Miller Lite (Light Lager) 4.17%
Bud Light (Light Lager) 4.20%
Yards Philadelphia Pale Ale (Pale ale) 4.30%
Yuengling Lager (Lager) 4.40%
Kenzinger (Kolsch) 4.50%
Smithwick's (Irish Red) 4.50%
Flying Fish Xtra Pale Ale (Pale ale) 4.70%
Sly Fox Pikeland Pils (Pilsner) 4.90%
Sam Adams Boston Lager (Vienna Lager) 4.90%
Anchor Steam Beer (Steam Beer) 4.90%
Budweiser (Lager) 5.00%
Troegs Sunshine Pils (Pilsner) 5.30%
Otter Creek Copper Ale (Altbier) 5.40%
Blue Moon Belgian White (Witbier) 5.40%
Sierra Nevada Pale Ale (Pale ale) 5.60%
Dogfish Head 60 Minute IPA (India Pale Ale) 6.00%
Red Hook Long Hammer IPA (India Pale Ale) 6.50%
Victory Hop Devil (India Pale Ale) 6.70%
Yards Tavern Ale (Strong Ale) 8.00%

*List may not reflect current 2011 options

Now, if you've purchased a beer or merely glanced at the menu you've probably noticed that a beer is generally around the 7 dollar range. The beautiful thing about Citizen's Bank Park is that even though the prices are a little steep they are pretty much standard for every beer. You may pay a little more for something in draft than in bottle but the price isn't more than a dollar in difference. With that thought in mind you can get more ABV per dollar by having a Sierra Nevada instead of a Miller Lite. Budweiser actually happens to be right there in the middle with a 5% ABV which is not too shabby. Although if you want a tastier beverage go down only .10% in ABV with an Anchor Steam which is also a lager and it packs in some flavor. Also if you want to help stimulate the local economy drink Kensinger and any Yards products - both are brewed right here in the City of Brotherly Love.

Enjoy, my friends, as you have plenty options when it comes to boozing at Citizen's Bank Park. Choose wisely and drive safe.

Monday, March 21, 2011

Random Past Game: May 9, 1993

Date of Game: Sunday, May 9, 1993
Location: Veterans Stadium
Opponent: St. Louis Cardinals
Final Score: Phillies 6, Cardinals 5
Winning Pitcher: Mark Davis
Losing Pitcher: Lee Smith
Save: Mitch Williams
Home Runs: Gregg Jefferies, Mariano Duncan

Phillies Starting Lineup

Lenny Dykstra, cf
Mickey Morandini, 2b
John Kruk, 1b
Dave Hollins, 3b
Darren Daulton, c
Wes Chamberlain, rf
Milt Thompson, lf
Mariano Duncan, ss
Curt Schilling, p

Cardinals Starting Lineup

Ray Lankford, cf
Ozzie Smith, ss
Gregg Jefferies, 1b
Mark Whiten, rf
Todd Zeile, 3b
Luis Alicea, 2b
Ozzie Canseco, lf
Hector Villanueva, c
Bob Tewksbury, p

About This Game: Usually when I do these Random Past Phillies/Games/Seasons posts, they're a celebration of the obscure. I find it to be a fun look back at times that were often forgettable and seeing if any readers have their own stories to tell about certain players or events. This time, however, I've chosen a game that is far from obscure if you followed the Phillies through the magical 1993 season. In a year that was filled with memborable wins, this one ranks right up near the top, especially among regular season games.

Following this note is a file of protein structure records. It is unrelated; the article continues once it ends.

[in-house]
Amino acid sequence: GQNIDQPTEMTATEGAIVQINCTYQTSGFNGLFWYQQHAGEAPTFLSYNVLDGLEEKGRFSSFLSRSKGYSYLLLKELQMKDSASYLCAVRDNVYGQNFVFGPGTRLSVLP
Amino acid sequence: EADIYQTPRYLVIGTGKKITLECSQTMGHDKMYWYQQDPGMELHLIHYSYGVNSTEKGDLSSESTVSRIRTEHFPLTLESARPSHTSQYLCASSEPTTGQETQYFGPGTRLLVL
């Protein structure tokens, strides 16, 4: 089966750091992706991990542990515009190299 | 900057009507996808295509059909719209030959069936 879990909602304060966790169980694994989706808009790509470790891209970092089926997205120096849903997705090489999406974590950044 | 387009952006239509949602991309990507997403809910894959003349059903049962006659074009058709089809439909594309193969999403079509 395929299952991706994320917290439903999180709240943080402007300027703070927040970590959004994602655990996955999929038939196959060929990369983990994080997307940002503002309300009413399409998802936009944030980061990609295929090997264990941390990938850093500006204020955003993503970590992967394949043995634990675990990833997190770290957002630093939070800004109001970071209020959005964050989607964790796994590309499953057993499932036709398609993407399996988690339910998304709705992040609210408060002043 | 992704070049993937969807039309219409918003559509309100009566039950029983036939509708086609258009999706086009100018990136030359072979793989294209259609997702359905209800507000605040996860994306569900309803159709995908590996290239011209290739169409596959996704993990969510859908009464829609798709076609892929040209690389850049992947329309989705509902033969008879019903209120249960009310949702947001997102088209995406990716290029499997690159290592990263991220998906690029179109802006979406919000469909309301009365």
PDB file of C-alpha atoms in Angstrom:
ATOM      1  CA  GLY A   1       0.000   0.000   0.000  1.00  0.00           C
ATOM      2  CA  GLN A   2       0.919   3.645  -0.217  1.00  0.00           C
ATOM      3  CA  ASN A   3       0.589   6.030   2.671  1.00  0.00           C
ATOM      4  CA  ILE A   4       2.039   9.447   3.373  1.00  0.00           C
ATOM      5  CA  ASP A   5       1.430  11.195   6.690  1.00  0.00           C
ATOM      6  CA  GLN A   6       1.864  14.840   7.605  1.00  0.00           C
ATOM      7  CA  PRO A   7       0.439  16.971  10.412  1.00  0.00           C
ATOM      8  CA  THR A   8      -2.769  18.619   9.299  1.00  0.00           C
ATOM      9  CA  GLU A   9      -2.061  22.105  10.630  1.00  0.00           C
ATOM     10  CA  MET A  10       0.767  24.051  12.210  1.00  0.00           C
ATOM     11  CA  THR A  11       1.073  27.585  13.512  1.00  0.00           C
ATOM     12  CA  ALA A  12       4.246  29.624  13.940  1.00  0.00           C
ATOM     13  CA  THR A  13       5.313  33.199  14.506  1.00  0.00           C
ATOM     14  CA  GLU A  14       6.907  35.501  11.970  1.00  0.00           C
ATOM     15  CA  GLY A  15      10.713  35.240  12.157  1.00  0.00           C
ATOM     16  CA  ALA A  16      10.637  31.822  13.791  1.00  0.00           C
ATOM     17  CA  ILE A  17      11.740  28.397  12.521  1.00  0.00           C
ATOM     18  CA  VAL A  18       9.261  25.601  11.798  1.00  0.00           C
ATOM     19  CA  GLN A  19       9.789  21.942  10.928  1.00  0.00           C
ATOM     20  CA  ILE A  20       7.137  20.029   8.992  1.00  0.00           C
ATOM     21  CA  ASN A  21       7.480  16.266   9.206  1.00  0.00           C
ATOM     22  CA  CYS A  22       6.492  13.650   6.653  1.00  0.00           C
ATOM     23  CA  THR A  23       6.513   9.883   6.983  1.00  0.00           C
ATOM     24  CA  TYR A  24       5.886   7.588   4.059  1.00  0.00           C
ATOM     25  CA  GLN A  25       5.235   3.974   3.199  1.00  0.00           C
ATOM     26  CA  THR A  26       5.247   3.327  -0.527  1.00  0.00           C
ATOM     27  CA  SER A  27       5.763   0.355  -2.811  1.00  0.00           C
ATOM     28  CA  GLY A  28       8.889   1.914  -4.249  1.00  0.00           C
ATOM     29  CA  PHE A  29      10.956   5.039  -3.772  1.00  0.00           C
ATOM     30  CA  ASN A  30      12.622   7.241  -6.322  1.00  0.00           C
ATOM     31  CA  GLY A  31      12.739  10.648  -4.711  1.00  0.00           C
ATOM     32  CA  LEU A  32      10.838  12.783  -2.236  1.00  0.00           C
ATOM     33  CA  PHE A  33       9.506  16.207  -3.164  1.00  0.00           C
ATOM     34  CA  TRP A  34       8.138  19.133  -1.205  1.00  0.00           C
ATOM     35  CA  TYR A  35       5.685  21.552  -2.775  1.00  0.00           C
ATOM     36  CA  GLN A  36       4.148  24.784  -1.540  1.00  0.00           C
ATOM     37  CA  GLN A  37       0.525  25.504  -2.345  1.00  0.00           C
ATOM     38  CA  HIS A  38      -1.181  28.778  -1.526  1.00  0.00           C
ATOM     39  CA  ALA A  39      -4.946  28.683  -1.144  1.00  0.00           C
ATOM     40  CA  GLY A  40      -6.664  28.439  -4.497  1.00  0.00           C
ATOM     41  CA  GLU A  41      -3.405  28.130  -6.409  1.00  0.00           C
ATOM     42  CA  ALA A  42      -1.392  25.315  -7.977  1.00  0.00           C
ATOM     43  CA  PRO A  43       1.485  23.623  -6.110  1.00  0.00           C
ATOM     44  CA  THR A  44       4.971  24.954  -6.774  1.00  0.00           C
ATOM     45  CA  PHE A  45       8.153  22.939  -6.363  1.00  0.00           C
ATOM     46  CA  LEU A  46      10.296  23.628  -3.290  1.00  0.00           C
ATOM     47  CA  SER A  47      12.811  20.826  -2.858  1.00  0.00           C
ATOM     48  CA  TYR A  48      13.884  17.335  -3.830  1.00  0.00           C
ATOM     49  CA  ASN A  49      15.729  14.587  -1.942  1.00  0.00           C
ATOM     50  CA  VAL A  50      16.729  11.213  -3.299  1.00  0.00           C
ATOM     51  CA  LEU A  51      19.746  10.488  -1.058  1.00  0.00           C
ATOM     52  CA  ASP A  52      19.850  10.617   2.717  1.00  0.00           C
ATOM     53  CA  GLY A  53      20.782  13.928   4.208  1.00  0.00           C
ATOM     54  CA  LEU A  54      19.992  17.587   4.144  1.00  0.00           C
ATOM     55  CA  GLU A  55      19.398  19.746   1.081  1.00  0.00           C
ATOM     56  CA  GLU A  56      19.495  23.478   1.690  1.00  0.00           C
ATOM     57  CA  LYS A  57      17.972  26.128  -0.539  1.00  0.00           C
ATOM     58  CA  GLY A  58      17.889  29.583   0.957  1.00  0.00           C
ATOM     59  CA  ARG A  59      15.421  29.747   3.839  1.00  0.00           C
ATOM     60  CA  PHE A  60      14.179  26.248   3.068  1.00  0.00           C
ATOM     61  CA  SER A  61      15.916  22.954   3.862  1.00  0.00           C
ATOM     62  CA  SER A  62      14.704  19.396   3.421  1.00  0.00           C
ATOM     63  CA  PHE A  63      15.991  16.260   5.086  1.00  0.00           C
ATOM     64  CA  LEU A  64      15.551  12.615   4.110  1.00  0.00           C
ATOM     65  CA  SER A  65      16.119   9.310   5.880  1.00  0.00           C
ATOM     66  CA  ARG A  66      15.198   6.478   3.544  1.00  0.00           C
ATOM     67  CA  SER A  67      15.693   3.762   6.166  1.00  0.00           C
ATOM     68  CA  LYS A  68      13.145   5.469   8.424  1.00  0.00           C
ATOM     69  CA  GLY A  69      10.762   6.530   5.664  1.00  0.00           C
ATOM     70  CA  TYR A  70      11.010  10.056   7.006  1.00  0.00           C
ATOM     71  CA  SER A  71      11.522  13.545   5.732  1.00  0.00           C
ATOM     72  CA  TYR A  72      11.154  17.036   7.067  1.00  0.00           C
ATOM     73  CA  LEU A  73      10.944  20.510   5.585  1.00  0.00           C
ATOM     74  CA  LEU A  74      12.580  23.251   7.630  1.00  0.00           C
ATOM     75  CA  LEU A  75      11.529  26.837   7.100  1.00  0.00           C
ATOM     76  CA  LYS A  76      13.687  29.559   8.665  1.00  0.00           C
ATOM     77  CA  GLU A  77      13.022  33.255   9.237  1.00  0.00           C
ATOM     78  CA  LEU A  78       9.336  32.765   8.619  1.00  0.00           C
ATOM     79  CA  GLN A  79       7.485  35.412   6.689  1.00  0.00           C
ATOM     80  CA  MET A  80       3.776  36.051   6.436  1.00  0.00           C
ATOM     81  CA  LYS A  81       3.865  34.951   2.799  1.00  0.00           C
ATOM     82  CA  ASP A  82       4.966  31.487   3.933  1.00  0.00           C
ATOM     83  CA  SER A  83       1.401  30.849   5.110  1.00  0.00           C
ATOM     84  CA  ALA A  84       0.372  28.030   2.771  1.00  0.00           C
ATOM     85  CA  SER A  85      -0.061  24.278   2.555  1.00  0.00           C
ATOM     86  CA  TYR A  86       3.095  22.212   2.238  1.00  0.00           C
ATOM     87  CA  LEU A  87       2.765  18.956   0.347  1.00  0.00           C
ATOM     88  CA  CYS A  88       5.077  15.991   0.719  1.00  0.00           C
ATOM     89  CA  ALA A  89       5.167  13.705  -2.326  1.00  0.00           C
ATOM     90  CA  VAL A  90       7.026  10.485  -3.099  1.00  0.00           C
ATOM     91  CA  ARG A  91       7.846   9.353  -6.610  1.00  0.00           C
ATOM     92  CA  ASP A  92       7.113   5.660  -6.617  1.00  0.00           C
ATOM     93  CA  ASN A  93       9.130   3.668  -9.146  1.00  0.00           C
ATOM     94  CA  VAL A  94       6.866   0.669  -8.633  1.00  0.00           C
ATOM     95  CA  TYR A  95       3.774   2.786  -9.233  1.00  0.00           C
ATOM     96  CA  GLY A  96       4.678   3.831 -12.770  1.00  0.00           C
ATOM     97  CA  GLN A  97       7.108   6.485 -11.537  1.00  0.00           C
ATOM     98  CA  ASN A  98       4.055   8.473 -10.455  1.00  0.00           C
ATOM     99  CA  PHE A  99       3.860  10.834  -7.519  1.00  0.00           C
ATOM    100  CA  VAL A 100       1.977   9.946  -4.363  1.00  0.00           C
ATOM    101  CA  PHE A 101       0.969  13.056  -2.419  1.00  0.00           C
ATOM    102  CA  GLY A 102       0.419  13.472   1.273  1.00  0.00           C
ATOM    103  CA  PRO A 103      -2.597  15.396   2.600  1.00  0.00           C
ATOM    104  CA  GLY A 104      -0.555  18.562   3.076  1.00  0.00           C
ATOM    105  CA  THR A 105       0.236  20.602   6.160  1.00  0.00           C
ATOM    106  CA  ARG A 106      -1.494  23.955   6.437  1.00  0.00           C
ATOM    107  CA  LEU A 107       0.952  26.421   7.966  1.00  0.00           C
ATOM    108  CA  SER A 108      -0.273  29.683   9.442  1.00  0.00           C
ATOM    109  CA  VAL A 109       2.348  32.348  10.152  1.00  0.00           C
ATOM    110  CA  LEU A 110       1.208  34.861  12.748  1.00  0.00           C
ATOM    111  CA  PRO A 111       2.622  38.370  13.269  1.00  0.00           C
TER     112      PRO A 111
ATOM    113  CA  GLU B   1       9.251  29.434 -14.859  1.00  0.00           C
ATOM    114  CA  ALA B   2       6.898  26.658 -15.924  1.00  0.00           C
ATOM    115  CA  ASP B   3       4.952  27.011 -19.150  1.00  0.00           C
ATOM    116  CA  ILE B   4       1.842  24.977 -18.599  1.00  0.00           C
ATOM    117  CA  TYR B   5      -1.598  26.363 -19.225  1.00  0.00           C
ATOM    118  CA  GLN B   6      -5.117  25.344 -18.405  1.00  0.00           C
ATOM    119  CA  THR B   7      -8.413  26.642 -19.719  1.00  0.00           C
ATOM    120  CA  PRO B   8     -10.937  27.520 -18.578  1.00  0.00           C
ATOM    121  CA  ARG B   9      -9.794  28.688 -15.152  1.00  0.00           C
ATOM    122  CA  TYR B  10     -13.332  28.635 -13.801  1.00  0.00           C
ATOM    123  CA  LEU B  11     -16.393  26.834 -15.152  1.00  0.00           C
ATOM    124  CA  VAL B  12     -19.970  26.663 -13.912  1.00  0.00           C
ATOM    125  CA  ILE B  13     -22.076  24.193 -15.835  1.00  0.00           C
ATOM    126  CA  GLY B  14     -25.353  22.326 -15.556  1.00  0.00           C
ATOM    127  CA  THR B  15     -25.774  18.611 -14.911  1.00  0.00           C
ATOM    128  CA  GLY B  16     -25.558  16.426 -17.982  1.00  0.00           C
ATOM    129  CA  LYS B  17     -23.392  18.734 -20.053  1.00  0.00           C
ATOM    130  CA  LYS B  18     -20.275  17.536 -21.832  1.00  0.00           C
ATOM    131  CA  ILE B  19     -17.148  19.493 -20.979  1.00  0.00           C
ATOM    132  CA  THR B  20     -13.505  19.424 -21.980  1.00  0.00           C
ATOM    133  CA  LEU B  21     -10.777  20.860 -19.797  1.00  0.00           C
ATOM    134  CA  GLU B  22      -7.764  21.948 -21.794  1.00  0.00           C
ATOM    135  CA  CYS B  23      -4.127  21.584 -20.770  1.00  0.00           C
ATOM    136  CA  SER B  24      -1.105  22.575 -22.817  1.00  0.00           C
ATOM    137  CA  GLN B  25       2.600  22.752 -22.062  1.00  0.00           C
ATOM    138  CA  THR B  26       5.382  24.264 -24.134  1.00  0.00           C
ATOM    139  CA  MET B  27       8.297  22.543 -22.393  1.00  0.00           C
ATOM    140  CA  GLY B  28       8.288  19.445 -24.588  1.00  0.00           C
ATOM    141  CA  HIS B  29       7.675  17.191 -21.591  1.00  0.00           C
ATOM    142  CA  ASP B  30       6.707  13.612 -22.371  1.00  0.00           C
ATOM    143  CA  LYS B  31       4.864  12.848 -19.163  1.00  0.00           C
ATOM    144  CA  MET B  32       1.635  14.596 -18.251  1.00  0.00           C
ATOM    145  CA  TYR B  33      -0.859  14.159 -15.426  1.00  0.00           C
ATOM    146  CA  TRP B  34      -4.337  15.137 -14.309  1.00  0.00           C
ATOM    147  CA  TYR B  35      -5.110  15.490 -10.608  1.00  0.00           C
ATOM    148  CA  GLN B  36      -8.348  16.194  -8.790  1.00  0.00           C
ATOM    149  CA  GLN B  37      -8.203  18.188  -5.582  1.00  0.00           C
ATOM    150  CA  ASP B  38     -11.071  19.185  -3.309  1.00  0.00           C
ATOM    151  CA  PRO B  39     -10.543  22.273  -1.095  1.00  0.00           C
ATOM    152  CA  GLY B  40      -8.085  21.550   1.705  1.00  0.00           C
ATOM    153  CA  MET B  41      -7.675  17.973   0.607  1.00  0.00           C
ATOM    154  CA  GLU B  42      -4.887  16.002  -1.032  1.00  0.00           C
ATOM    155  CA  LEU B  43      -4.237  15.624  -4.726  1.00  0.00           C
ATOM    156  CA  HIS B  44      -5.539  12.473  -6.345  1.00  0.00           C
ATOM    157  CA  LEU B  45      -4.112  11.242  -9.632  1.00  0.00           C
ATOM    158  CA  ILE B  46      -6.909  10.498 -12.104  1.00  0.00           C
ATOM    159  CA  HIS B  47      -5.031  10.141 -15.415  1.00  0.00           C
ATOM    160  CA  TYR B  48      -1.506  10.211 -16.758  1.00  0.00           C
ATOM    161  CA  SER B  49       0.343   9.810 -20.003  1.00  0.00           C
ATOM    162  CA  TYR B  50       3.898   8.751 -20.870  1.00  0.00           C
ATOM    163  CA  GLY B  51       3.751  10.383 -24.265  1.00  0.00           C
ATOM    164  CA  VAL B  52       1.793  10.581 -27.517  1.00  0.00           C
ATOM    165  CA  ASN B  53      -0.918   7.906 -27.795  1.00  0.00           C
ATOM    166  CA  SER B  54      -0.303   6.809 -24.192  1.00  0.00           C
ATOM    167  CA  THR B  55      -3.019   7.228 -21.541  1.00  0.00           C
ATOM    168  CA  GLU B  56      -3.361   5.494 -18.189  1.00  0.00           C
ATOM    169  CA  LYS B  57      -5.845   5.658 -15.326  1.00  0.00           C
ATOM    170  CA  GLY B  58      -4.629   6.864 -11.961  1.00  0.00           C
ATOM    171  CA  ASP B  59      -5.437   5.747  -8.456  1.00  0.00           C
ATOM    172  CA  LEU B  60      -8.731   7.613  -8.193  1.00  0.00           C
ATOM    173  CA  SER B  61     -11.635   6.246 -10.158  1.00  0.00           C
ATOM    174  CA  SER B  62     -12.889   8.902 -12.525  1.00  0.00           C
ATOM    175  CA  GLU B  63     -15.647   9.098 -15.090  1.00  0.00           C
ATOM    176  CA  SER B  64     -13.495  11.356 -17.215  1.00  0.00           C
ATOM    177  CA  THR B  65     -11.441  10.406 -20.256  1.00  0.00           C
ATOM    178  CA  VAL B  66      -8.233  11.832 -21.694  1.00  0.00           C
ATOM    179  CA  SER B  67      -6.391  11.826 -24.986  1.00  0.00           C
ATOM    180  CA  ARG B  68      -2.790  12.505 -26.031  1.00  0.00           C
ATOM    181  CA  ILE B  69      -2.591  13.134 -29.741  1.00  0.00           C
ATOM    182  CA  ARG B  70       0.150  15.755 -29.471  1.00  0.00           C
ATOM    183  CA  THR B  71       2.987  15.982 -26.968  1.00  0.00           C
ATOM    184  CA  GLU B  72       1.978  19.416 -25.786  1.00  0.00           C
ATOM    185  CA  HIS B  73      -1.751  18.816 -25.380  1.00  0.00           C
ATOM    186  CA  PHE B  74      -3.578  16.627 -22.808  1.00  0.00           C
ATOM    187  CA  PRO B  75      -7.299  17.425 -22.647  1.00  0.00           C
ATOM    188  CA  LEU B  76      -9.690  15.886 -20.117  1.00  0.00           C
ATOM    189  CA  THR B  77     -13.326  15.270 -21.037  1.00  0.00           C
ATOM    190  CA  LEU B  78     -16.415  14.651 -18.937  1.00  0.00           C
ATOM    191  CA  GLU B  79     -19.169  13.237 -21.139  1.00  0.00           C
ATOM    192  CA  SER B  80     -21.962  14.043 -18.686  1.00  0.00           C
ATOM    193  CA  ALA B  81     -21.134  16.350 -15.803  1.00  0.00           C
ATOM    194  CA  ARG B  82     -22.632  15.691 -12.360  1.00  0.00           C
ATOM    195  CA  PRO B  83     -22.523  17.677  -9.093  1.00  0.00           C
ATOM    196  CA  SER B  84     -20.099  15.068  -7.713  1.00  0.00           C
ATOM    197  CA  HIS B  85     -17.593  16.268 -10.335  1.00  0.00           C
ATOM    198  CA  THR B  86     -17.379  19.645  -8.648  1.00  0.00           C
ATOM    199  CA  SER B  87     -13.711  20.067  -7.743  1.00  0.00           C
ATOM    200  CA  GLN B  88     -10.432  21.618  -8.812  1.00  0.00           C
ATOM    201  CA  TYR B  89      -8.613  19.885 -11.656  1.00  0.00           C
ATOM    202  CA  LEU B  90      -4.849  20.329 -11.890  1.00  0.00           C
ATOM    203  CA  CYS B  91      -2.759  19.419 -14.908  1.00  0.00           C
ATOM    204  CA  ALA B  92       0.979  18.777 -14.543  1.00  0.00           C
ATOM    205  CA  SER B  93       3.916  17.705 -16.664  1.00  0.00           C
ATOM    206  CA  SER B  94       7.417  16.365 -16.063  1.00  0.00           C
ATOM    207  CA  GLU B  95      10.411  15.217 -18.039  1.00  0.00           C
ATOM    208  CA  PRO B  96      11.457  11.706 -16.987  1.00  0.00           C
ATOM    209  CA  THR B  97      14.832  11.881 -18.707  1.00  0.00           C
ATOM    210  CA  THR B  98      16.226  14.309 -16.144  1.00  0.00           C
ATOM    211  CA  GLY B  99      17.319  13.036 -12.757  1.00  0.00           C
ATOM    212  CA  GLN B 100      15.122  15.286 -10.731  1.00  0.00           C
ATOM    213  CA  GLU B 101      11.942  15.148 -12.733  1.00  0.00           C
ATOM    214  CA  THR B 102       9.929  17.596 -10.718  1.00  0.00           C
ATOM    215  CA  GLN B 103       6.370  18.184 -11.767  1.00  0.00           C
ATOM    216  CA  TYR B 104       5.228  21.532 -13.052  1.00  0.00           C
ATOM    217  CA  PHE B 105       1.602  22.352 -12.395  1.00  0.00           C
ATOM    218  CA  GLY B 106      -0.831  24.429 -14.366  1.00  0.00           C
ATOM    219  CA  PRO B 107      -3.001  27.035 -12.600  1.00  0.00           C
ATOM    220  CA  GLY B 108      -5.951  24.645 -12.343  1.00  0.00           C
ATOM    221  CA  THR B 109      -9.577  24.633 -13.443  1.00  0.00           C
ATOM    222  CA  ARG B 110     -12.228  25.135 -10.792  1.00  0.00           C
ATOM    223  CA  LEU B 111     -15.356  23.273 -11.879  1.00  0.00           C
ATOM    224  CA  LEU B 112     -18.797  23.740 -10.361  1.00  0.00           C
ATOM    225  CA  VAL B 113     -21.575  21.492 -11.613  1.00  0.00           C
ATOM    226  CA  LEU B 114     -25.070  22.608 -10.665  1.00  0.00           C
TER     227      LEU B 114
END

The Phillies entered play on this Mother's Day in an unfamiliar position. Instead of taking their usual place among the league's also-rans, the Phils boasted the best record in Major League Baseball at 21-7, good enough for a 5.5 game lead over the Montreal Expos. The St. Louis Cardinals were running third with a 15-14 record, 6.5 games out. This Sunday afternoon tilt would be the conclusion of a three-game weekend set at the Vet. The Phils had taken the first two games of the series, but it was hardly a cakewalk as both were decided by one run. The Cardinals jumped to a 3-1 lead in the series opener, but a two-run homer by Dave Hollins off Joe Magrane in the fifth inning put the home team ahead by a 4-3 score which ultimately proved to be the final. The '93 Phillies didn't often get involved in pitchers duels, but that's exactly what the middle game of the series produced as southpaws Terry Mulholland and Rheal Cormier locked horns. The future Phillie Cormier allowed a run on five hits in nine innings, but had to settle for a no-decision when the St. Louis offense could only manage a run itself in regulation time. Mulholland bent but didn't break, yielding ten hits but allowing just a single run while staying on the hill for all ten innings. He would get a complete game victory when pinch-hitter Ricky Jordan (batting for Mulholland) singled Milt Thompson home to give the Phillies a 2-1 decision the bottom of the tenth. In the series finale, the Phils would send budding ace Curt Schilling to the mound against the established ace of the Cardinals staff, veteran righty junkballer Bob Tewksbury.